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by Jessica Taylor 367 days ago | link | parent

Because of the specific time restriction, there is no way to randomise the outcome ahead of time. And because it’s assumed tied to a specific physical event, there is no way to influence it at all. The whole physical definition and apparatus serve the purpose of making biasing the only way to affect the result.

Hmm, I don’t understand. Of course it is possible to influence the button push without biasing it (e.g. create a robot that flips a coin and then pushes or doesn’t push the button). And of course it’s not possible to influence the quantum event in any way (including by biasing it). So I don’t see any event that can’t be influenced in any way except by biasing it.



by Stuart Armstrong 366 days ago | link

The way I’m using the term, unbiased influence involves replacing the stochastic event with another one that has same mean. But since (or if) the quantum event is specifically defined in the process, this can’t be done.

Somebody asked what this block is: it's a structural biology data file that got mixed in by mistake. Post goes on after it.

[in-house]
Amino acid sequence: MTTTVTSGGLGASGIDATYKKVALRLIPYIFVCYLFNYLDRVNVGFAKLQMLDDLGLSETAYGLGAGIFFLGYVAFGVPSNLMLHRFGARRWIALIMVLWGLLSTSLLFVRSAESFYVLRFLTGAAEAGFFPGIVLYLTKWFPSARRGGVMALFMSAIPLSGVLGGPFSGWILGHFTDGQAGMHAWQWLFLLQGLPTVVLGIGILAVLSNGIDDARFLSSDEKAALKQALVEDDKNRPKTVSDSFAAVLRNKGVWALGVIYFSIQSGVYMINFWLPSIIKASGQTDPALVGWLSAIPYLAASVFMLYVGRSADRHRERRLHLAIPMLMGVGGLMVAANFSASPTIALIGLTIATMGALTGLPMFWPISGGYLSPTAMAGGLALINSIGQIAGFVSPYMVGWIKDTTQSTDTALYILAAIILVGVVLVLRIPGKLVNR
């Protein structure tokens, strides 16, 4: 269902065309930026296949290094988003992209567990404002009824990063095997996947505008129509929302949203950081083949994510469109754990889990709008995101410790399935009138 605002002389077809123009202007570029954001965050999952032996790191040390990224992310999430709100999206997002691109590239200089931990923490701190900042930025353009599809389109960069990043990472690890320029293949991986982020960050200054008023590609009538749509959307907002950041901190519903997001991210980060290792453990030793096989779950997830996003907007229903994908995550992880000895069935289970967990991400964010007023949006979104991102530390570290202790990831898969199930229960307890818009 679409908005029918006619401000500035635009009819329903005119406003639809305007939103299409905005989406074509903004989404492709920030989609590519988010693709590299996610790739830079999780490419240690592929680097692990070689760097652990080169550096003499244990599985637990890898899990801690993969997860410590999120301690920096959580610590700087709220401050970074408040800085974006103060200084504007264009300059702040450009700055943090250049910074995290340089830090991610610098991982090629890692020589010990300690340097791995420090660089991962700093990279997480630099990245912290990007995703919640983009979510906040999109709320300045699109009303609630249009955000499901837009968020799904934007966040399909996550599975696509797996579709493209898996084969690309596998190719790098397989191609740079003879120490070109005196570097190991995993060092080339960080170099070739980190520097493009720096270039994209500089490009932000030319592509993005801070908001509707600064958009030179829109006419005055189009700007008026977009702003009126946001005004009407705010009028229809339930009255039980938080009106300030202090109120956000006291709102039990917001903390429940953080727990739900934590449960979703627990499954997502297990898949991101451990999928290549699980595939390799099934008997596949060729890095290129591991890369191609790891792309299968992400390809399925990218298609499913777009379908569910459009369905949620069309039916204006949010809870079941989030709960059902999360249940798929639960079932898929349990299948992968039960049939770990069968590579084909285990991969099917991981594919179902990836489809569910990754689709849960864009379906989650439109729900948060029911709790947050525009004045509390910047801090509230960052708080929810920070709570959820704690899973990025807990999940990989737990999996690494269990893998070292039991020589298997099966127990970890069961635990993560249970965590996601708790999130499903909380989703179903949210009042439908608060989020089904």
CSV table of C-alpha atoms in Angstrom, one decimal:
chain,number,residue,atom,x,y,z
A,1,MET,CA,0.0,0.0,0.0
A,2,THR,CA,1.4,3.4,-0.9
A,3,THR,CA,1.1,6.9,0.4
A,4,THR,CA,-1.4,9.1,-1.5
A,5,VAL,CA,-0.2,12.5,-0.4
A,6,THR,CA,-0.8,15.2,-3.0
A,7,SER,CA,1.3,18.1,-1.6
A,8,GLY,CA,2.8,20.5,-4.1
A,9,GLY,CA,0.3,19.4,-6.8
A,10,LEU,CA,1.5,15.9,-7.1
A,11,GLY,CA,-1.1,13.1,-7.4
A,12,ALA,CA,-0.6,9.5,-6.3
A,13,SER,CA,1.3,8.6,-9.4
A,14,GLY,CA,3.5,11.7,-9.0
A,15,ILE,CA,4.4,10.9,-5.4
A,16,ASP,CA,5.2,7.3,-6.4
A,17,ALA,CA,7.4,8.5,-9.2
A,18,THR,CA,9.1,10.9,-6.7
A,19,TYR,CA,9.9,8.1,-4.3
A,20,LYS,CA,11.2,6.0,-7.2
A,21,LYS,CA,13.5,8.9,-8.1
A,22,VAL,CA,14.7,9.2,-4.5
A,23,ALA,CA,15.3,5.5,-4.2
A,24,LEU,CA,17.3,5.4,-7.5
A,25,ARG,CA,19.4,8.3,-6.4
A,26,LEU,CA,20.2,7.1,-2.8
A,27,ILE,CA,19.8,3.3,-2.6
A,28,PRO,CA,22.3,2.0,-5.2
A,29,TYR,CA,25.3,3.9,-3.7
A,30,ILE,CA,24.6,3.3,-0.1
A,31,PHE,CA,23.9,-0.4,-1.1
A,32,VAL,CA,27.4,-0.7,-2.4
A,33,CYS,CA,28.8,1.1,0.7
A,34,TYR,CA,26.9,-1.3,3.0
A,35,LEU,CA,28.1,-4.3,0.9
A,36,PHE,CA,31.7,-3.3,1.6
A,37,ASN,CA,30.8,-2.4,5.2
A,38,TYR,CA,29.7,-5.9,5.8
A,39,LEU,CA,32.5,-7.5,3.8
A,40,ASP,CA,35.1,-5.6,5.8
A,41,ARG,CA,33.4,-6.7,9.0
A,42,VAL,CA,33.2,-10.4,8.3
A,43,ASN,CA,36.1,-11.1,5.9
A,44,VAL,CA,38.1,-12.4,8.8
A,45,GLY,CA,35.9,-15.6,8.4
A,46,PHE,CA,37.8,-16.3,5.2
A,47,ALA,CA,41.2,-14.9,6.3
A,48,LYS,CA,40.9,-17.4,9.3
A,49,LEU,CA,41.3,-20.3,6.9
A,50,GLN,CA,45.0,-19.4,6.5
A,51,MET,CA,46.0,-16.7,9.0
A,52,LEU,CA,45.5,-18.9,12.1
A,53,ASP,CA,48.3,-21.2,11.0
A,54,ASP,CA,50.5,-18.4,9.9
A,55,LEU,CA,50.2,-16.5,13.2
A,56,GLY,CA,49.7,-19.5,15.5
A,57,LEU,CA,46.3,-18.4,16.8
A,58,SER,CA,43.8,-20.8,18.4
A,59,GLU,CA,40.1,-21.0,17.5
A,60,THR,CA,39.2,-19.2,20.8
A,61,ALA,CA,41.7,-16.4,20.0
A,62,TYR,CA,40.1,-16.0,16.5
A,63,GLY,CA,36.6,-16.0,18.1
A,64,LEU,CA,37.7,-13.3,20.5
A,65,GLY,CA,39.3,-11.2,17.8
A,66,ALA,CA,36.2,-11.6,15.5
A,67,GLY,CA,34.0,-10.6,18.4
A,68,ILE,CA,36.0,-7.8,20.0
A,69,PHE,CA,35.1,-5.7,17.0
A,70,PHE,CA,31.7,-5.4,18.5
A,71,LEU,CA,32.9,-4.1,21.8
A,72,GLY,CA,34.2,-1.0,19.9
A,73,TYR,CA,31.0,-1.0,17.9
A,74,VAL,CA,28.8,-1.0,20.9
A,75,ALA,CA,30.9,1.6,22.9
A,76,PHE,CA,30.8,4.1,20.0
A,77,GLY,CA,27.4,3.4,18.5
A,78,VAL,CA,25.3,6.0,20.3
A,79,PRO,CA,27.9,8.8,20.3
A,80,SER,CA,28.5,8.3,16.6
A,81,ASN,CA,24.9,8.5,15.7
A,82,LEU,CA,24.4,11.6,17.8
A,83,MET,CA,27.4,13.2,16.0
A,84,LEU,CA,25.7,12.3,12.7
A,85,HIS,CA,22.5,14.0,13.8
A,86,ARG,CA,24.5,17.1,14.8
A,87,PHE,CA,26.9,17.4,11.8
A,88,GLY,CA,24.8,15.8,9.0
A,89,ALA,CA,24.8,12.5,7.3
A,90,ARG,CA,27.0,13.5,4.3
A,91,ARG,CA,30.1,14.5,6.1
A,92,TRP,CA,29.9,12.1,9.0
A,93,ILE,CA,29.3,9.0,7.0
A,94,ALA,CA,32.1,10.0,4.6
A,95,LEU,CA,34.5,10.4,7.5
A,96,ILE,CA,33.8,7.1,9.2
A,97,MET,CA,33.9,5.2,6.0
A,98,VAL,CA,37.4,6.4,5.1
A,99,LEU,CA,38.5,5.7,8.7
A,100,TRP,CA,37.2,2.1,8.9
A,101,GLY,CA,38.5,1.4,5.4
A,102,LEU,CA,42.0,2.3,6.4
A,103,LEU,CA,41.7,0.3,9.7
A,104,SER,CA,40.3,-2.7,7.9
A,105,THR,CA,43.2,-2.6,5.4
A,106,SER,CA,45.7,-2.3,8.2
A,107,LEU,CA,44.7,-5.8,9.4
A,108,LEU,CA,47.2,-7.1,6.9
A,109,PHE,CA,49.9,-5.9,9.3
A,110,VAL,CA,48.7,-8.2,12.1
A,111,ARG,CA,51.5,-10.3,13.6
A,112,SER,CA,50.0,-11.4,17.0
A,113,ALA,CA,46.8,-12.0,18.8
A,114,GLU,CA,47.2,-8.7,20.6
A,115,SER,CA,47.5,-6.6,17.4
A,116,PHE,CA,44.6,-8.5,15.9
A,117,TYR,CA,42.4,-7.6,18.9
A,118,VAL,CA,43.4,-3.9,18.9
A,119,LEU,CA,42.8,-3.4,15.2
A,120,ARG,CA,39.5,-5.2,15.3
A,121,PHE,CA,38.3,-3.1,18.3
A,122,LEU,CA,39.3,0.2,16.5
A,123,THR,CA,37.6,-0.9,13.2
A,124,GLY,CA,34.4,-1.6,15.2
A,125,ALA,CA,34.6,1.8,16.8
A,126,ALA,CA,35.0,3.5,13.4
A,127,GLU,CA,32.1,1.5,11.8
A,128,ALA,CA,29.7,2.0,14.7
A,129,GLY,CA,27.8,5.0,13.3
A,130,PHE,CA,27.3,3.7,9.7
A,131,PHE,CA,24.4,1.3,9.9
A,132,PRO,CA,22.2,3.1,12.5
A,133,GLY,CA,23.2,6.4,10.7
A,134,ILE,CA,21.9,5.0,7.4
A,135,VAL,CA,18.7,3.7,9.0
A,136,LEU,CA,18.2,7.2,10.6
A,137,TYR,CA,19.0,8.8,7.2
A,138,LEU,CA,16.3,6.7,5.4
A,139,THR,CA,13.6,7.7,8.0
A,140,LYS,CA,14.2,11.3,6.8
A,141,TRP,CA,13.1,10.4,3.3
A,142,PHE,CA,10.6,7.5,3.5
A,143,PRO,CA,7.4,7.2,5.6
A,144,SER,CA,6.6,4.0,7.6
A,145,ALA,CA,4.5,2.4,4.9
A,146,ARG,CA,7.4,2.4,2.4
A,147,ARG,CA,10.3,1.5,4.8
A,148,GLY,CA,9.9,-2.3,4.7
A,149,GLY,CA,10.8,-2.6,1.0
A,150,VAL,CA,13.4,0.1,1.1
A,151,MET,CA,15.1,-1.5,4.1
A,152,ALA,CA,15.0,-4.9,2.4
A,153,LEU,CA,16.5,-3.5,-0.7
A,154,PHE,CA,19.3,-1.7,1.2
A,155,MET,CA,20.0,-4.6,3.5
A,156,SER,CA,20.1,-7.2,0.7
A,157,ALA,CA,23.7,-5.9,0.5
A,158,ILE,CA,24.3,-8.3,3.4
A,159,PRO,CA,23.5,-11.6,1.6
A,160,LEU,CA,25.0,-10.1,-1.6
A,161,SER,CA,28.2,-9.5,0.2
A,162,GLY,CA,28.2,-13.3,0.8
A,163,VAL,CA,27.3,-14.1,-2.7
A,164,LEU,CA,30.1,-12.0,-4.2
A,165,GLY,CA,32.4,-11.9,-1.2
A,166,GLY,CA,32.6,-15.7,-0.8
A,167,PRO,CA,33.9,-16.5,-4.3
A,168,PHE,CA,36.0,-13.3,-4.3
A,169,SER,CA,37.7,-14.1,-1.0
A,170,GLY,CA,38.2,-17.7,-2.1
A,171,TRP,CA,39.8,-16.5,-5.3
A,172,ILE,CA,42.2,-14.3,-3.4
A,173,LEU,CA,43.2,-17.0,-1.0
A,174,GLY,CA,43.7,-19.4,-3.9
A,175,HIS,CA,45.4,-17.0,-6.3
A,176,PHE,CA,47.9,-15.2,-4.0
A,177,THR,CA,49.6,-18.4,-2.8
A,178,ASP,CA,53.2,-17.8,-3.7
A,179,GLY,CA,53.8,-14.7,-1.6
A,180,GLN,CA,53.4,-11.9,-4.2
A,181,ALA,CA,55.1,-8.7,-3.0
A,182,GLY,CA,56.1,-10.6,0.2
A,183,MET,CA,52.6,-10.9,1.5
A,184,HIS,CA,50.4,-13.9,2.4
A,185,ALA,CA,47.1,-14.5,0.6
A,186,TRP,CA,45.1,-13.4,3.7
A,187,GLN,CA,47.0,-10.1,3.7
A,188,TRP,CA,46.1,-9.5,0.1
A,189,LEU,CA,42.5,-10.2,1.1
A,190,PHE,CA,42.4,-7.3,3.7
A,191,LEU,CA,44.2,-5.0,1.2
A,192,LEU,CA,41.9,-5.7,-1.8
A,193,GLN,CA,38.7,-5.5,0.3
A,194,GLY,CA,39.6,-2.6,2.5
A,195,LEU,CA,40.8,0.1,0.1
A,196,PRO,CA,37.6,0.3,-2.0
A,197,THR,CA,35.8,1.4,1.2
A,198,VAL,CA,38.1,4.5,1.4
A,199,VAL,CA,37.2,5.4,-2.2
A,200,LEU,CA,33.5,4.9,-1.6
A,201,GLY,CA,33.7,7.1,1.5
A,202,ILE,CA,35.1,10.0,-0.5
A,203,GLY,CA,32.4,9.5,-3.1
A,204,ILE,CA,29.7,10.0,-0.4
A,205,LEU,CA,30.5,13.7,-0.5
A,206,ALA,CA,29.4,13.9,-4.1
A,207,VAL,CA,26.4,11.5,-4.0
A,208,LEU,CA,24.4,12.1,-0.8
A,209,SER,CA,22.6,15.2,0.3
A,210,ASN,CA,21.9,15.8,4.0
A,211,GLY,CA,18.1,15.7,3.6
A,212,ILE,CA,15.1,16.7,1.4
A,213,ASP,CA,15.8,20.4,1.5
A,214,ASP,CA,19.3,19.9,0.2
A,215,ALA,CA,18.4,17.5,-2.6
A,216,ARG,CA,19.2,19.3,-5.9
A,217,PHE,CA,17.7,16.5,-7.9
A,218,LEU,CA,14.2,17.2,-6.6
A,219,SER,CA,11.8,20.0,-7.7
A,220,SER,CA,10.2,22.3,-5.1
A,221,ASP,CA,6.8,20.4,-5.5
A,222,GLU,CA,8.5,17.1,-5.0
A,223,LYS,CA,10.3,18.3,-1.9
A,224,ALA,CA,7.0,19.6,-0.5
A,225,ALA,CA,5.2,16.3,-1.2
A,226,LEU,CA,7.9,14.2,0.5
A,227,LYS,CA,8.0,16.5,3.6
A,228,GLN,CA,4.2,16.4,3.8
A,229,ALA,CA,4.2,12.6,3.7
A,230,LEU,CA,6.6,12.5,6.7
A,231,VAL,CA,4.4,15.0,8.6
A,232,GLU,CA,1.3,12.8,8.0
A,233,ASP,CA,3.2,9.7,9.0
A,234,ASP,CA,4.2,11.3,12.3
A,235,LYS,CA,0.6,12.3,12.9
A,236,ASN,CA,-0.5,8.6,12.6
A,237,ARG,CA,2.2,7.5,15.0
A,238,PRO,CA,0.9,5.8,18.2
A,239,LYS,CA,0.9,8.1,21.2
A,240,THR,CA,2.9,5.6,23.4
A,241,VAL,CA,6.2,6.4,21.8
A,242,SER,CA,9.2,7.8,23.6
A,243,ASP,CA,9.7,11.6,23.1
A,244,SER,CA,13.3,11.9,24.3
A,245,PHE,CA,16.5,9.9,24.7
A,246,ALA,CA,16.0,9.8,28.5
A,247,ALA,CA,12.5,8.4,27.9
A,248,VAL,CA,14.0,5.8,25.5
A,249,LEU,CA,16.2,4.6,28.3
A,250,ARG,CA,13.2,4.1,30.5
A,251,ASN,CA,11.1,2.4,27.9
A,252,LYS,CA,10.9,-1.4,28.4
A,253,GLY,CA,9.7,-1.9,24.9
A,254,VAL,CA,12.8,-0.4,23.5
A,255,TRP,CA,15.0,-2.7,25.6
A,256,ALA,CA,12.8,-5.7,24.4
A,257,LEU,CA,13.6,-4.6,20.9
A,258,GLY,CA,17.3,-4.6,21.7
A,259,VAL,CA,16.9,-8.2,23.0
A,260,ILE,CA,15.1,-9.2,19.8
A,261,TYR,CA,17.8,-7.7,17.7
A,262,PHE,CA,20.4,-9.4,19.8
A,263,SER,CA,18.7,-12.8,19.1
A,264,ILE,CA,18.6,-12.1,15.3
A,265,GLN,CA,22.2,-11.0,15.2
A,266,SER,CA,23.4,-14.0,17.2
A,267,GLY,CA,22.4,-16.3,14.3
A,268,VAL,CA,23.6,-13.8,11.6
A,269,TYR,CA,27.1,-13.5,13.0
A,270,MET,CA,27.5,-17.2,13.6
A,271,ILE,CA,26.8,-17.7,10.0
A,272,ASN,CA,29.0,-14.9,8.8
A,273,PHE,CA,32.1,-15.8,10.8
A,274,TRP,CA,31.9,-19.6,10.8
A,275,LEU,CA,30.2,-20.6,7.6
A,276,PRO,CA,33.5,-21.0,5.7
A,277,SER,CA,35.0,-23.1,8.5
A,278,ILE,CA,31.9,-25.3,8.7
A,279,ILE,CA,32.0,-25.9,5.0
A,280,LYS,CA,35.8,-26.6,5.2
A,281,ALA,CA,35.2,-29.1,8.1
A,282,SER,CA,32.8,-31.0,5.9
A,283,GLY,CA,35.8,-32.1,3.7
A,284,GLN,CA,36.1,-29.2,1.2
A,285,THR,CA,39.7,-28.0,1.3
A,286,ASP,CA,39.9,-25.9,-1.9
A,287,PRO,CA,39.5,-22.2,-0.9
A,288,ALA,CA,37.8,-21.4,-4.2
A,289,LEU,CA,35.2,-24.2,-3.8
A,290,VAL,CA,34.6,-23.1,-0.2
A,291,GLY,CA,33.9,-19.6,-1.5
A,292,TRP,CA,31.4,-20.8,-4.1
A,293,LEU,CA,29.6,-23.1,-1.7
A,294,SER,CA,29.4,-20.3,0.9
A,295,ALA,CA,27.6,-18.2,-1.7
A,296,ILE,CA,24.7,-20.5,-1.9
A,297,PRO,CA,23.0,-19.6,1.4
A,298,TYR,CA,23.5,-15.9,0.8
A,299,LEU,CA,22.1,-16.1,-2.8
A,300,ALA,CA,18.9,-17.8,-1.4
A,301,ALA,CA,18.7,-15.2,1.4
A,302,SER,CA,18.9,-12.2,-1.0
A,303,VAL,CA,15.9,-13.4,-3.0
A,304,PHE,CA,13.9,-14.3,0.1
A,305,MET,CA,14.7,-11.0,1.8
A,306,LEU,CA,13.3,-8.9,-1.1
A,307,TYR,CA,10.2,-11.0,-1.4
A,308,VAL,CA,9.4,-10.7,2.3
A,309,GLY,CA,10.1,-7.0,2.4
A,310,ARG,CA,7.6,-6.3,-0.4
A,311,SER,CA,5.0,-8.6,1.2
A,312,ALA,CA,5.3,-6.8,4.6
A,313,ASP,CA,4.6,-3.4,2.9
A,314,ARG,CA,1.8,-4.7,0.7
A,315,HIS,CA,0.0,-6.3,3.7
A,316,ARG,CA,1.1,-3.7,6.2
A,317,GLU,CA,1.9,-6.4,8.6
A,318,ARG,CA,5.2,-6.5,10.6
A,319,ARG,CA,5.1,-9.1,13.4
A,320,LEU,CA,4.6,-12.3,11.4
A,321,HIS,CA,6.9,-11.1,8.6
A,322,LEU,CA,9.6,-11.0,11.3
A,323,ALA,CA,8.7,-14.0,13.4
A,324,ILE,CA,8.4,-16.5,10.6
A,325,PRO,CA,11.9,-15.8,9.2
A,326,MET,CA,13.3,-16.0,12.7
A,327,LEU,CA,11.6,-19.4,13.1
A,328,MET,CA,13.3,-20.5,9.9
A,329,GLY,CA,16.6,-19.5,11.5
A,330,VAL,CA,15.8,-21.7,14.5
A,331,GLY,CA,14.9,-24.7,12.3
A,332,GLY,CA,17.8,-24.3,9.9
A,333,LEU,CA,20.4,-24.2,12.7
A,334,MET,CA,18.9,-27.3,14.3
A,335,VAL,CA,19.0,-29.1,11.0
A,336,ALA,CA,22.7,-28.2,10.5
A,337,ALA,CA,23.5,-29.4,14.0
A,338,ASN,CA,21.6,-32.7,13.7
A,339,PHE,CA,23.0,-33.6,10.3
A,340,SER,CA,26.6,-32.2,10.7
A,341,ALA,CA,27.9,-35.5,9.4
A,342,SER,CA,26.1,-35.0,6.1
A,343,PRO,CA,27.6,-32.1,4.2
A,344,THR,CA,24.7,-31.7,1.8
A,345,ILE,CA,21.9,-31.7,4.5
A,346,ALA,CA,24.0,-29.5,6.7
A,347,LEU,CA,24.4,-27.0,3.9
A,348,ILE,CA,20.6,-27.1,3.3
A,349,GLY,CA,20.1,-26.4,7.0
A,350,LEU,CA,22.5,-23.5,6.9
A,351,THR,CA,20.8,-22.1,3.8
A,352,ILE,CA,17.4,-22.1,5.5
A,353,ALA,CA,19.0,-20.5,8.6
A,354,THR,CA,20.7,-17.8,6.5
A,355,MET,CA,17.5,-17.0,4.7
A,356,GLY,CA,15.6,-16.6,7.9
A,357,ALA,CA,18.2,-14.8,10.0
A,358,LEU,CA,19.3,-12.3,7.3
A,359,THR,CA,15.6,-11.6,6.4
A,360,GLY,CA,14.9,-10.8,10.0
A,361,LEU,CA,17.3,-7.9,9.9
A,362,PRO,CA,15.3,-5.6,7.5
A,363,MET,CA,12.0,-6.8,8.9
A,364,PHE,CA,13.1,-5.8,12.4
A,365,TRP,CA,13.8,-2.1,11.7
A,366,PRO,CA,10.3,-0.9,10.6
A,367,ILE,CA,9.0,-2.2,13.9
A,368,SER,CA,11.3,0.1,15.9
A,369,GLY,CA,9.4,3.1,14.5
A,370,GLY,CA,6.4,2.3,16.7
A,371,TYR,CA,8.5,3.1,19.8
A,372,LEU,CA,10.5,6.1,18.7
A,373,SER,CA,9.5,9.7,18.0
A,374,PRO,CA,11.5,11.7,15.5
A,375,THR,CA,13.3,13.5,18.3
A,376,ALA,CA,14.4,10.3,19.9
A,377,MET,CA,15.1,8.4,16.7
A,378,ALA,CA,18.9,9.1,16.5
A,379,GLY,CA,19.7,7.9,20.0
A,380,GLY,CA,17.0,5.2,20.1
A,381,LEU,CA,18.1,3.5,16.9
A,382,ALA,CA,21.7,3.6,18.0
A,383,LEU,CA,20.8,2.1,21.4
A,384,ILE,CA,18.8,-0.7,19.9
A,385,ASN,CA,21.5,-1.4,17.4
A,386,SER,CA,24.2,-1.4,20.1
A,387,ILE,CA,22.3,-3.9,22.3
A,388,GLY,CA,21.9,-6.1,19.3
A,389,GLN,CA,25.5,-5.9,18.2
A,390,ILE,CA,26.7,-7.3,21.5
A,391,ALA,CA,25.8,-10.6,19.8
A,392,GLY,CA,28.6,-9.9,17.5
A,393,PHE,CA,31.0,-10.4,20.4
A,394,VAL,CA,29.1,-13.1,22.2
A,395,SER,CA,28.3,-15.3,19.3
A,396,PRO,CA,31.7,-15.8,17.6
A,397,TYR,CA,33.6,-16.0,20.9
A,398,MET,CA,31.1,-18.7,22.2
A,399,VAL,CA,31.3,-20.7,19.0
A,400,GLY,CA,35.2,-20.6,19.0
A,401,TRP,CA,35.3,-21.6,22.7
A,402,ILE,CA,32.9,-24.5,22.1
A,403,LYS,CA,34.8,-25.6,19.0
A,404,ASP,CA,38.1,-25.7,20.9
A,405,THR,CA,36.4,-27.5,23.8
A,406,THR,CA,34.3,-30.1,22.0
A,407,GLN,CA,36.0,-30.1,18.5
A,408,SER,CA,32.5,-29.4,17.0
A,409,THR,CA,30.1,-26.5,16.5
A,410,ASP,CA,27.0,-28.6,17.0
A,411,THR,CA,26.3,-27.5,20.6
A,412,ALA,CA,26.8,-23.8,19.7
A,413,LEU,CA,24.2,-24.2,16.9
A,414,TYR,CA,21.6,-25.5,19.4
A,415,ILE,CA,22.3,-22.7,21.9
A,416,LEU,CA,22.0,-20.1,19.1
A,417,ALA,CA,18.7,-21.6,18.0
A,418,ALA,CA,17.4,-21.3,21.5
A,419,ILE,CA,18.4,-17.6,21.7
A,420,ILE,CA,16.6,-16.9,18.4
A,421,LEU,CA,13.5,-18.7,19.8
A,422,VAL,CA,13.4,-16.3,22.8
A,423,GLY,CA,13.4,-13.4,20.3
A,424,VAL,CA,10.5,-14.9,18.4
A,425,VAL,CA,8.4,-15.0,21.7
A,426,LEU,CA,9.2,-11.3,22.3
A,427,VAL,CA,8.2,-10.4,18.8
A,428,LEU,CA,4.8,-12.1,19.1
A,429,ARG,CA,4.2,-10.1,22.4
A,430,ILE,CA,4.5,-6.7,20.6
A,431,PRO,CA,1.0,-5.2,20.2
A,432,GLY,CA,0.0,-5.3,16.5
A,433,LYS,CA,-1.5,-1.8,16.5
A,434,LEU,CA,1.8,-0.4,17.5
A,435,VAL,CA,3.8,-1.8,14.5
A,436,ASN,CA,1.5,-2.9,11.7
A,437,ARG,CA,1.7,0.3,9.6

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by Jessica Taylor 366 days ago | link

Let me ask a more specific question. In your setup with the quantum event \(Q\) and the button \(B\), can you define the event \(E\) such that:

  1. The agent can influence \(E\) by biasing \(E\).
  2. The agent can’t influence \(E\) without biasing \(E\).

Clearly, \(E \neq Q\) and \(E \neq B\), so I don’t know what \(E\) is. (I interpreted you as saying there is such an \(E\); let me know if this is incorrect)

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by Stuart Armstrong 359 days ago | link

You are correct and I’m wrong. The causal counterfactual is unbiased and uninfluenceable. The evidential counterfactual is both biased and influenceable. I’ll correct the post.

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